Rutgers Expert Available to Discuss How Unclear Language of Abortion Ban Exceptions Risks Patient Health

Natalie DiCenzo, MD, an OBGYN resident at Rutgers Robert Wood Johnson Medical School, is available to discuss from a physician perspective how the language of abortion laws puts women’s lives at risk.

The following quote by DiCenzo can be used for pick-up: 

“Many restrictive state abortion laws permit abortion only to ‘save the life of a pregnant woman whose life is endangered by a physical disorder’ as determined by a physician’s ‘reasonable medical judgment.’ As physicians, our ‘reasonable medical judgment’ is that all pregnancies come with risk. On a spectrum between life-threatening emergency and guaranteed safety, almost all pregnancies exist in the middle. With inadequate guidance, the minutes, hours or days potentially needed for clarification come with consequences.” 

“In some states, the law only permits abortion for prevention of ‘serious risk of the substantial and irreversible impairment of a major bodily function.’ Does loss of one’s uterus count as a substantial? If so, what risk of hysterectomy is permitted—10%, 50%, 99%? Vague advice to use ‘best medical judgment’ leads to ambiguity that requires physicians to consult lawyers and ethics committees to determine patient care. If each patient is subject to the biases of individual lawyers, courts and physicians, the law is bound to be applied unevenly. What happens to someone brought by ambulance to a hospital that prioritizes fetal life, when another hospital would have intervened for the sake of the pregnant person? We encourage states seeking bans with exceptions for life endangerment to critically engage with physicians to create unambiguous laws that allow us to protect our patients’ health.”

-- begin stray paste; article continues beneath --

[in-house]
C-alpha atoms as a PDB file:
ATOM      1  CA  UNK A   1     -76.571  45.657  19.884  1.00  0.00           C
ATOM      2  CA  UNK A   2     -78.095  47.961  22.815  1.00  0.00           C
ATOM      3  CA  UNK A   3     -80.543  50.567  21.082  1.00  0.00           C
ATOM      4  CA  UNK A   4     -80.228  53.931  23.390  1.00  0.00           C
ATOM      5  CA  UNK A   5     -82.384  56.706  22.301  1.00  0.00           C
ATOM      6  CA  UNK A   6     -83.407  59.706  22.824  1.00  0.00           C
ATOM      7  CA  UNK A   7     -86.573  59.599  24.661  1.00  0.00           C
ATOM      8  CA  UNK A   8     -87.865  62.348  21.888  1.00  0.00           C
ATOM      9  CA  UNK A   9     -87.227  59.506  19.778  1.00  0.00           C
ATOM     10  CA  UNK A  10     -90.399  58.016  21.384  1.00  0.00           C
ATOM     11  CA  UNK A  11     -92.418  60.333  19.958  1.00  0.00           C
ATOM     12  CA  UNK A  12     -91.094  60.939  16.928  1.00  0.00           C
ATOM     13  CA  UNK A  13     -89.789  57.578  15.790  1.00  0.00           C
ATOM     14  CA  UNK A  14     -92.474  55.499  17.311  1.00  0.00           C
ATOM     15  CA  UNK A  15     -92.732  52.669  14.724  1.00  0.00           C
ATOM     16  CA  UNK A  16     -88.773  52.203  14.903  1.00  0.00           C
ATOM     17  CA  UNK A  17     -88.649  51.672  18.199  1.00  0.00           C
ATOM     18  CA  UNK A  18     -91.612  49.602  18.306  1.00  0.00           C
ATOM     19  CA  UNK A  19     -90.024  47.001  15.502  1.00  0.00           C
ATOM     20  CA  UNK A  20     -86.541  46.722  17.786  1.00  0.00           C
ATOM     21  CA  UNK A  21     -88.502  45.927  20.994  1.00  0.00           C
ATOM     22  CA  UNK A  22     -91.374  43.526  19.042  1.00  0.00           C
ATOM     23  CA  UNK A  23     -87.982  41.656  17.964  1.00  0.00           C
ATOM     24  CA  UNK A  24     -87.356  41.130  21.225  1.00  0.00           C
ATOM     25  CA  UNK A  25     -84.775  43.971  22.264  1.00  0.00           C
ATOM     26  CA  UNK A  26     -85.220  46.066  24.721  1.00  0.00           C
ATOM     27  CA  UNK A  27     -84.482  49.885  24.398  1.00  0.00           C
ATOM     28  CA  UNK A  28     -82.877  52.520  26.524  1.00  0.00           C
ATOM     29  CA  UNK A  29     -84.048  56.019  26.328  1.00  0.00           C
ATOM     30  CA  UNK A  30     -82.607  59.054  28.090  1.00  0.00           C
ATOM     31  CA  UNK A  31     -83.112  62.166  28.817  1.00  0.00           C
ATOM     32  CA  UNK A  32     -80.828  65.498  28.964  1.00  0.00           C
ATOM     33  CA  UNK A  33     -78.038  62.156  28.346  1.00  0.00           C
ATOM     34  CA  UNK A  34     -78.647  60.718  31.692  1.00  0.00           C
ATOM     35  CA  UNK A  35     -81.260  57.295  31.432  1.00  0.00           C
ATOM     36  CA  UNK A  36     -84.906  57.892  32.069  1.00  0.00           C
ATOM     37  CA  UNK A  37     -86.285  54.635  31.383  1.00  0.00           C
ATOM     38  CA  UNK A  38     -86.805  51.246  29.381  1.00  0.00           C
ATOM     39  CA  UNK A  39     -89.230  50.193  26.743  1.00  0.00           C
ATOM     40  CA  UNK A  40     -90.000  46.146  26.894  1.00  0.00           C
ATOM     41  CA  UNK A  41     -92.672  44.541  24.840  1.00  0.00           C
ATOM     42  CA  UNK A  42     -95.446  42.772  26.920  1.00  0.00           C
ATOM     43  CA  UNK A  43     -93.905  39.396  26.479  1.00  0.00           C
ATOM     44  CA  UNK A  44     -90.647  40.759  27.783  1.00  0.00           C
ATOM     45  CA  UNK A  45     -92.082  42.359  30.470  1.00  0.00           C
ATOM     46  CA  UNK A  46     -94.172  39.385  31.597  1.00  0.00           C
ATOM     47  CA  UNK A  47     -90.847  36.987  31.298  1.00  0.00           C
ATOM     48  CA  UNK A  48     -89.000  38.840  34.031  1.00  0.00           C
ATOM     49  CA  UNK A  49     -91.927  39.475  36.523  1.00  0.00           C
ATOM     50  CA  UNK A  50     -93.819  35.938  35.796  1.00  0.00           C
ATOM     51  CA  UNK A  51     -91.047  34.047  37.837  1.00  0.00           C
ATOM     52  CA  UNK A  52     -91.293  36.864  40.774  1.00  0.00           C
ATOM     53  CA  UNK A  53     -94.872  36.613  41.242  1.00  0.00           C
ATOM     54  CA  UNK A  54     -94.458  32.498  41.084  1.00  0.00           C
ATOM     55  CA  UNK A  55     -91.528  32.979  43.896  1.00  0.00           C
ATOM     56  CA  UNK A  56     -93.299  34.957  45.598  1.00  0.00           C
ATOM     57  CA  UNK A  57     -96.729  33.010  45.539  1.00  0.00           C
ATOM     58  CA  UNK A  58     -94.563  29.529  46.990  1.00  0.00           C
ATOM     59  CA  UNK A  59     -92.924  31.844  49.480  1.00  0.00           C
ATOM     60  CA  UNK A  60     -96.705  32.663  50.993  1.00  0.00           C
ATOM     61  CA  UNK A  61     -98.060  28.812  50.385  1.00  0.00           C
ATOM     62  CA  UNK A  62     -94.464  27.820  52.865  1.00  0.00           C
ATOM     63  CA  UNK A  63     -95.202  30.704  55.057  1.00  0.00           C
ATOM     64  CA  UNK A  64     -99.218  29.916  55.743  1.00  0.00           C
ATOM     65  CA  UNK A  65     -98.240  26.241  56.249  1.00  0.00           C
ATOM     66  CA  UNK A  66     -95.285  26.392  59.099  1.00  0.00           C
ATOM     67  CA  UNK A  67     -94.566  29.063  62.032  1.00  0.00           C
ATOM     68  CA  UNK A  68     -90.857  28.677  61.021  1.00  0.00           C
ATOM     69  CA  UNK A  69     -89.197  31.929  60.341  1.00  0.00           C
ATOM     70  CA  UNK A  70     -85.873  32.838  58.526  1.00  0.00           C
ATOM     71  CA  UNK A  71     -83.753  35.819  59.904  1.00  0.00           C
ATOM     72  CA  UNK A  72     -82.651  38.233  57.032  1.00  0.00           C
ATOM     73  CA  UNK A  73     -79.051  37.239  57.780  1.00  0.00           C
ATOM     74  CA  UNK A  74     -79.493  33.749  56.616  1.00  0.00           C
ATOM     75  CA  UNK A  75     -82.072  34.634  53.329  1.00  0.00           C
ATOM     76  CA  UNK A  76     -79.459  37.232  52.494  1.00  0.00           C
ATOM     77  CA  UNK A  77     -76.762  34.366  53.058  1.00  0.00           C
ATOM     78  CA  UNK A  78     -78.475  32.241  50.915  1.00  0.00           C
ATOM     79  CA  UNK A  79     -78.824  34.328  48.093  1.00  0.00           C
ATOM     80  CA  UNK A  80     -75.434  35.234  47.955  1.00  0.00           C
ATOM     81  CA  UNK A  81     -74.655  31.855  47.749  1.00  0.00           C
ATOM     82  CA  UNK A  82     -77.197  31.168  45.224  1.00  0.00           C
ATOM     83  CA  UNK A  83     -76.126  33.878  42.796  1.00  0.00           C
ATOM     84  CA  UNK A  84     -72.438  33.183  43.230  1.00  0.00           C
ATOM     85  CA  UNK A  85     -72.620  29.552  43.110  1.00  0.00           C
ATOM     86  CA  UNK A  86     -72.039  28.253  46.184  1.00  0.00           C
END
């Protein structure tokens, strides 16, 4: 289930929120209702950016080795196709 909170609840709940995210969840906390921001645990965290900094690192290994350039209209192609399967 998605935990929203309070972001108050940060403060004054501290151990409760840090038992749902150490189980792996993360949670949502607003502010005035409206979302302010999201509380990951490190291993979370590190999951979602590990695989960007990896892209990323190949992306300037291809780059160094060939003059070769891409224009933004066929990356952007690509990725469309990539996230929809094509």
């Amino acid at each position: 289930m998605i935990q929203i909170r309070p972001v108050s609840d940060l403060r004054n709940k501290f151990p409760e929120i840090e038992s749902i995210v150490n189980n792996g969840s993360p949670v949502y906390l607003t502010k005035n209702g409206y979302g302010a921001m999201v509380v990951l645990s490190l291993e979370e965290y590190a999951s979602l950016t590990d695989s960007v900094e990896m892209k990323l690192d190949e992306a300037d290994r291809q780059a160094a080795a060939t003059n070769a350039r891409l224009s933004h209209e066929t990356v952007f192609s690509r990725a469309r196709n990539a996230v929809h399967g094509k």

Read more of DiCenzo’s viewpoint in her recent opinion piece in HealthAffairs.